The 22-story complex officially opened in October 2011, at a cost of just over $100 million, up from a projected price tag of approximately $95 million, explained Renee Miscione, spokeswoman at the GSA’s New York City offices.
The project, begun in 2004, was entering the later stages of construction when Rice, then the new ambassador, requested a tour of the construction site, confirmed Miscione.
GSA was the federal agency charged with supervising construction of the new complex.
Upon completion of the tour, Rice ordered changes to the layout of her new group of offices, which is when the controversy began.
“The layout of the offices was very carefully planned. There was no need for modifications,” explained Richard Grenell, the former director of communications at the U.S. mission during the Bush administration.
Grenell pointed out that a recent predecessor, John Bolton, also saw no need for any changes.
Within weeks, Rice ordered the quarter-million-dollar changes – at the same time the U.S. mission had begun a wave of staff cuts because of budget constraints.
Bolton took issue with the Rice decision.
“Each time I entered the government, I made a conscious decision not to spend anything on redoing offices. The only proper course is to let the permanent bureaucracy decide when to change rugs and drapes, let alone anything more extensive,” the former ambassador said.
GSA confirmed that Rice ordered changes but needed State Department approval to publicly release the corresponding files. Though WND requested the records so they could be examined by an independent architect to determine if Rice’s actions were justified, the State Department continues to block their release.
WND has fought many previous battles over media access barred by government gatekeepers. One of the biggest was a decade ago, in February 2002, when WND was denied accreditation to the Senate Press Gallery for routine access to cover the Capitol. But 10 days after WND threatened to sue every member of the Senate Press Gallery’s Standing Committee of Correspondents, who decide who is a “legitimate” news organization and who is not, WND was granted accreditation in September 2002. Subsequently, WND’s case against the Senate Press Gallery would be considered a groundbreaking legal precedent, paving the way for other online news groups to enter sacred ground previously reserved only for traditional Beltway news organizations.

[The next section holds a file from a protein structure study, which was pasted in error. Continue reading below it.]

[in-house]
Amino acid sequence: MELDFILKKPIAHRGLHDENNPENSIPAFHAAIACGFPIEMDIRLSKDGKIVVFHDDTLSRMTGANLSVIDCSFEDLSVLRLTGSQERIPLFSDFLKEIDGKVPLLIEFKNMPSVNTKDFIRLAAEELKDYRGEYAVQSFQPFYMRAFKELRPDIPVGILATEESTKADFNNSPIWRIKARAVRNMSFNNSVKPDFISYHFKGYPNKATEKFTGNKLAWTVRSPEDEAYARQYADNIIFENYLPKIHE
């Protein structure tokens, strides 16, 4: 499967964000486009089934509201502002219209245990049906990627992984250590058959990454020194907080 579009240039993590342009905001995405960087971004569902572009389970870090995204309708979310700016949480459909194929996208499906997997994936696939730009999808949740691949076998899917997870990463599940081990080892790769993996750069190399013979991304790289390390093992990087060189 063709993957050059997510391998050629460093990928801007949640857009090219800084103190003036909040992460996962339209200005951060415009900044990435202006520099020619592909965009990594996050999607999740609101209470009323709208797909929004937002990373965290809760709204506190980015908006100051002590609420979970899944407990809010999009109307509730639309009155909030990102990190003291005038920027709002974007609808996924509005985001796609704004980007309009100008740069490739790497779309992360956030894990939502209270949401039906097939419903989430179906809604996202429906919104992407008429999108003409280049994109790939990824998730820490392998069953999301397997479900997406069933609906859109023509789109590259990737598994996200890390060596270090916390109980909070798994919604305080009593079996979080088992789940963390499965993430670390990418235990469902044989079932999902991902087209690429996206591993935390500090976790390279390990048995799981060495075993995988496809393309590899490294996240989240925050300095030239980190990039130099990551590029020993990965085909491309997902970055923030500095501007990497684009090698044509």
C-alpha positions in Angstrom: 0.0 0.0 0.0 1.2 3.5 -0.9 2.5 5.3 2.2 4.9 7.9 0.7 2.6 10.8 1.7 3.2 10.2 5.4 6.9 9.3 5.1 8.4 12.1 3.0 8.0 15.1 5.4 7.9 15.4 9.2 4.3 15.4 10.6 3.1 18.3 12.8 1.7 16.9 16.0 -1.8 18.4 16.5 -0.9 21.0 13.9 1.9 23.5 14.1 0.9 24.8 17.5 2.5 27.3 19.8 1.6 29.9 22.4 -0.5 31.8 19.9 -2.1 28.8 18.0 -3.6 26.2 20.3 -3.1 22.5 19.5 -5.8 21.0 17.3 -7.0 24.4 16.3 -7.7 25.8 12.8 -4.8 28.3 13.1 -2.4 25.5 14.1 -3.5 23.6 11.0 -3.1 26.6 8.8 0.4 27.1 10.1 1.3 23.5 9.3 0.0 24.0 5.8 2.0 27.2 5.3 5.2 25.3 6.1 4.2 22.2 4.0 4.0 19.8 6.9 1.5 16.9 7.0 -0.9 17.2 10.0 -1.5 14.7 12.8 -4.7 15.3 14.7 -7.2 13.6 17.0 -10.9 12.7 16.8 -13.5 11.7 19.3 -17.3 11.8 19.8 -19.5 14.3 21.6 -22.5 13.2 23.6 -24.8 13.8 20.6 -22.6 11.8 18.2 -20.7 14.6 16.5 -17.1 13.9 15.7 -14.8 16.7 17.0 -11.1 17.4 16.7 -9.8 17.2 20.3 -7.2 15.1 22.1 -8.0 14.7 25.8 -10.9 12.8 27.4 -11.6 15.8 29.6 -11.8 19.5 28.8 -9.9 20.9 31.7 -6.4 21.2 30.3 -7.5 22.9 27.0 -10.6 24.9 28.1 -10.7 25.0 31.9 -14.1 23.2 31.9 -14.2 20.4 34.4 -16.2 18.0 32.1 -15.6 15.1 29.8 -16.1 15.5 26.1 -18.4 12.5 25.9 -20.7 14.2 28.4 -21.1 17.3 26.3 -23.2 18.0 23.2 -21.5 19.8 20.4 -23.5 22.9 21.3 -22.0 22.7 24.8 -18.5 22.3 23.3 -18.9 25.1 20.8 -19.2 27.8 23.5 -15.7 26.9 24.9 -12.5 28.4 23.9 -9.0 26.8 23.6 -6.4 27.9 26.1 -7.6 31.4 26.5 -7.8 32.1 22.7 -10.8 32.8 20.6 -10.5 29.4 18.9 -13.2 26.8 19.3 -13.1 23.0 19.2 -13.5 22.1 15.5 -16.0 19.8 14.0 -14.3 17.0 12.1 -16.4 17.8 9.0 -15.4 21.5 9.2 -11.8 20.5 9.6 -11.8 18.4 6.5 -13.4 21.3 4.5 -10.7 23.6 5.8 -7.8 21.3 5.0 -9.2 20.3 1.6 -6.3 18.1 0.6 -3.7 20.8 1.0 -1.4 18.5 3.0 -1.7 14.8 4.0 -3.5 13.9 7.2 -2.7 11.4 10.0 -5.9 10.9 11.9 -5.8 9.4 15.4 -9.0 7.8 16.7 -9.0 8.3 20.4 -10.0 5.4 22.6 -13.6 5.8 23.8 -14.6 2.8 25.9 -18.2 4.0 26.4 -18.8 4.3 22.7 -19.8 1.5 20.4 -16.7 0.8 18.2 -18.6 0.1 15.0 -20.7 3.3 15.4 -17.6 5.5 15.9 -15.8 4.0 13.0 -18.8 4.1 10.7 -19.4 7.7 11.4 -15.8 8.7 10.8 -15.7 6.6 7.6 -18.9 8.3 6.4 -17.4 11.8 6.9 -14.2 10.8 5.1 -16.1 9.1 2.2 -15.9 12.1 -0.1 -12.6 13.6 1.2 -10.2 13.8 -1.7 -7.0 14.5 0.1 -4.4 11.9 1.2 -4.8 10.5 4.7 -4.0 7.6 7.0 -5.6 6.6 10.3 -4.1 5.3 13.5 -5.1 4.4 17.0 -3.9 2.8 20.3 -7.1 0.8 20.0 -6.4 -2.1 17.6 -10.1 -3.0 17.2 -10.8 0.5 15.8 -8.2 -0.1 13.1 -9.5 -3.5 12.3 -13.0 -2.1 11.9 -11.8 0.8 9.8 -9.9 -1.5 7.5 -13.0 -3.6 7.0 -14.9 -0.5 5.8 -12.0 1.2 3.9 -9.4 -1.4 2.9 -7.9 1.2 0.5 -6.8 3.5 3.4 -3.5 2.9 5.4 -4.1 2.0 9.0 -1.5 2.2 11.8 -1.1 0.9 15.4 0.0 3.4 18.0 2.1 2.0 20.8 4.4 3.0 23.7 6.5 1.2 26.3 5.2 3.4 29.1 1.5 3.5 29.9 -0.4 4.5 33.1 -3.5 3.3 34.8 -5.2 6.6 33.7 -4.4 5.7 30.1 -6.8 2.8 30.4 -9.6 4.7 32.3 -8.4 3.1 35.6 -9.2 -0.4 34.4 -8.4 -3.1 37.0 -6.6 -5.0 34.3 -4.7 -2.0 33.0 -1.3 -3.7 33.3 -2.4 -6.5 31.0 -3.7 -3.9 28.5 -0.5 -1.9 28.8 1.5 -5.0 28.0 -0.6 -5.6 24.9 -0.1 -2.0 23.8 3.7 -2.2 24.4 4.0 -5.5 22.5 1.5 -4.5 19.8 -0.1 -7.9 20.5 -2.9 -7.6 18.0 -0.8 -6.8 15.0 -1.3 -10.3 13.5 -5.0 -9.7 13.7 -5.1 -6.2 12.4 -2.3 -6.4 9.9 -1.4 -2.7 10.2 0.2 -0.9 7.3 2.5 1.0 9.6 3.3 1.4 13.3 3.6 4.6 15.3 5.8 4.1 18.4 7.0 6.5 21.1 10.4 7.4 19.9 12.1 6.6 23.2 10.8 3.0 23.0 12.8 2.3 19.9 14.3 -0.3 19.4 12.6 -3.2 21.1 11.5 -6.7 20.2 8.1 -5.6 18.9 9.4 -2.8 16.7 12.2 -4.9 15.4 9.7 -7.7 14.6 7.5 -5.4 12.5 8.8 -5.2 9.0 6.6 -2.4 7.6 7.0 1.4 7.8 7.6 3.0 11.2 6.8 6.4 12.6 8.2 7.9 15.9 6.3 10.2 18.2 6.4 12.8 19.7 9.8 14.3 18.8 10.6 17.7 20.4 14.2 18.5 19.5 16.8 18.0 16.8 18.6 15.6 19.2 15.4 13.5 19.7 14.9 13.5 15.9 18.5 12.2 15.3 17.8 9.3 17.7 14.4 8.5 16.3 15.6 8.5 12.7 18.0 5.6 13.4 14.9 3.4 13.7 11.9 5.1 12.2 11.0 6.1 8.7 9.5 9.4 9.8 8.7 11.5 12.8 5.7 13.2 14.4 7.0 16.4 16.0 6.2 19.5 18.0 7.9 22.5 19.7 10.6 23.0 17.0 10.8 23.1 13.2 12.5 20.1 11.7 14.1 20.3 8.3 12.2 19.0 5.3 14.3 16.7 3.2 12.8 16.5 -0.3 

More recently, WND was denied access by the Department of Transportation to a routine news conference in which then-Secretary Mary Peters defended the controversial Bush administration program allowing Mexican trucks to travel freely on U.S. roads.
Agency spokesman Duane DeBruyne, who was screening reporters at the security entrance of the federal building at the Navy Yard in Washington, D.C., said he did not have the authority to allow entry to WND senior staff writer Jerome Corsi, who has reported extensively on the program and attended other news conferences on the subject.
DeBruyne telephoned his supervisor, DOT spokeswoman Melissa DeLaney, who declined permission without explanation, demanding that WND leave the premises.
In a phone call to the DOT public affairs office, the agency explained it was requiring “press credentials” for admittance, and no one without them was allowed to participate.
The news conference was only for “credentialed members of the media,” spokesman Bill Moseley told WND. “There’s a specific credential. He did not have a media credential.”
And how can a reporter obtain such a credential resulting in permission to attend?
Responded Moseley, “I don’t know.”
Corsi, however, maintained he never was asked to produce media credentials of any kind, noting he had his usual press ID card issued by WND. Rather, said Corsi, DeBruyne immediately recognized him and apologetically explained that the department would “not accept your press credentials.”